In our school there is a computer lab with 15 Pentium 100 computers. We have been able to use CD-ROMs only since May of 1998. Our students have computer lessons once a week from the fifth form. So all my students can use a computer, half of them have already played CD-ROM games, but they have never used any language learning multimedia programmes.

My students have learnt English from Chatterbox (Oxford University Press). In the sixth form we use Chatterbox 3. I decided to complete the book with PICDIC because I wanted to make the lessons more interesting and I hoped that my students’ knowledge of English would improve. My other aim was to arouse the children’s interest in the language learning multimedia programmes to use them at home on their own.

PICDIC is a very useful supplementary material, because the teacher can choose any topic to practise or complete the lessons of the book. We do not need to study everything from the beginning to the end of the CD-ROM, we can pick out any topic and picture which is the most appropriate for the syllabus. It is impossible to use the computer lab regularly in our school, because there are a lot of groups for one laboratory, and the teacher of the computer science keeps an eye on it all the time. English groups only sometimes can be let in. I think the situation is the same in most schools in Hungary nowadays. PICDIC is the right multimedia programme for using on occasion.

Lesson Plans

Language focus: City words
Revision: Prepositions Asking about location: Where ...?

Lesson One

( In the classroom. Means used during the lesson: Chatterbox - Pupil’s Book 3, Activity Book 3, Teacher’s Book 3, a cassette recorder, a board )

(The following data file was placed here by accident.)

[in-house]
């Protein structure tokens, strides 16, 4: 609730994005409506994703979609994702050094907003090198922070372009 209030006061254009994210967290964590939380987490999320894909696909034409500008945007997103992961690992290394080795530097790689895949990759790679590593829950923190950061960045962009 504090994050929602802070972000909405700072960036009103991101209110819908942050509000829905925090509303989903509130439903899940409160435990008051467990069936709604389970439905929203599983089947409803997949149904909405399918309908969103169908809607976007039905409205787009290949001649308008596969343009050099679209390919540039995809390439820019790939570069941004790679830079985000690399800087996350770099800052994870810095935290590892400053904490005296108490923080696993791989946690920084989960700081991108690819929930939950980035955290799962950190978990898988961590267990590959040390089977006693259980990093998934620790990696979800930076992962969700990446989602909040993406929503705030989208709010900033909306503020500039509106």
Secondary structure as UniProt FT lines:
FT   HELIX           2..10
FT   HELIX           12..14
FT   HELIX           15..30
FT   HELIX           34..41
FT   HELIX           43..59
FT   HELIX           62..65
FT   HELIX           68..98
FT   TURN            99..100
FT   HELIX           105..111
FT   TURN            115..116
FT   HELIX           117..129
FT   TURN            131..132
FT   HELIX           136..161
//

Warm up/ Revision
The teacher asks questions: ‘Where do you live? Is there a bank in our village? What is the capital city of Hungary? What can you see in the streets?’ etc. Students know the answers, because they have learnt about them before. 5 minutes

Students open their books on page 37. ( In the city ) Teacher: ‘Point to the school / police station / café,’ etc. Students point to the appropriate picture and repeat the word. The teacher writes the new words on the board ( railway station, apartment block, hospital, playground, clothes shop ) and the students copy them. 10 minutes

Practice Students
revise prepositions: between, on, under, near, behind, in front of. Teacher: ‘Look at the things in the classroom. Where is Peter’s bag? Where is the dustbin? Where is your book?’ Students: ‘It is under the table. It is behind the door. It is on the desk.’ 3 minutes

Listening task
Students listen to the cassette and point to the right picture. On the tapescript there are short dialogues:
Ken: Where is the police station?
Kate: It is between the railway station and the café.
Ken: Where is the factory?
Kate: It is behind the school. etc.
After this the teacher asks the same questions and the students answer. Then they ask each other. 10 minutes

Pair work:
Students ask and answer questions about the picture. The teacher goes around the class and helps them. 5 minutes
Students in pairs draw a city plan, including all the places in the picture of the book. Then they combine with other pairs to ask and answer questions about their plans. 7 minutes

Reading and writing
Students do the exercise in the activity book ( page 37, activity 1 ). There is a town plan with buildings represented by symbols. Students look at the plan and write answers to the questions. Students write the first two answers on the board, then they have to finish the activity on their own. For some of the questions there is more than one correct answer. When they are ready they read the sentences aloud and the teacher checks them. 5 minutes Homework Students have to draw the plan of their village and write five sentences about it. They have to learn the new words.

Lesson Two

(In the computer room. Means used during the lesson: PICDIC CD-ROM, a board)

Warm-up / Revision
Students show their plans drawn at home about the village to each other and they ask and answer about them in pairs. Teacher: ‘I can see a city. I can see something beginning with c.. / r.. / s..’ etc. Students say words of the city buildings beginning with these letters. 5 minutes